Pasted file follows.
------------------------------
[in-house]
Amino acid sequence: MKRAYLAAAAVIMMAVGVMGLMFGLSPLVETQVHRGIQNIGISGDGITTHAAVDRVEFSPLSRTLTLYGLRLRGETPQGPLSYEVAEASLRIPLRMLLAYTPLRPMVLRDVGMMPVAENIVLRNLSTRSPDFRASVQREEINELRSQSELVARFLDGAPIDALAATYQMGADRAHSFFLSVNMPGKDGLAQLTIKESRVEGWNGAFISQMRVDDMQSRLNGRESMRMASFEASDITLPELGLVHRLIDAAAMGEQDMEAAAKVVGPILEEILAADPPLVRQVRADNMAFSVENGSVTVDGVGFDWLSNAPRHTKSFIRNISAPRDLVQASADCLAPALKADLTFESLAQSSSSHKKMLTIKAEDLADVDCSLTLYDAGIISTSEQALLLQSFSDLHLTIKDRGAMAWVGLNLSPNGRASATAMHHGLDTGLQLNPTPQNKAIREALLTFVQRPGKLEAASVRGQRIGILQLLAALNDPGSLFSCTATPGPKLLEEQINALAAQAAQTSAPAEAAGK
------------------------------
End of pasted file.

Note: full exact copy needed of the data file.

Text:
[in-house]
Amino acid sequence: MKRAYLAAAAVIMMAVGVMGLMFGLSPLVETQVHRGIQNIGISGDGITTHAAVDRVEFSPLSRTLTLYGLRLRGETPQGPLSYEVAEASLRIPLRMLLAYTPLRPMVLRDVGMMPVAENIVLRNLSTRSPDFRASVQREEINELRSQSELVARFLDGAPIDALAATYQMGADRAHSFFLSVNMPGKDGLAQLTIKESRVEGWNGAFISQMRVDDMQSRLNGRESMRMASFEASDITLPELGLVHRLIDAAAMGEQDMEAAAKVVGPILEEILAADPPLVRQVRADNMAFSVENGSVTVDGVGFDWLSNAPRHTKSFIRNISAPRDLVQASADCLAPALKADLTFESLAQSSSSHKKMLTIKAEDLADVDCSLTLYDAGIISTSEQALLLQSFSDLHLTIKDRGAMAWVGLNLSPNGRASATAMHHGLDTGLQLNPTPQNKAIREALLTFVQRPGKLEAASVRGQRIGILQLLAALNDPGSLFSCTATPGPKLLEEQINALAAQAAQTSAPAEAAGK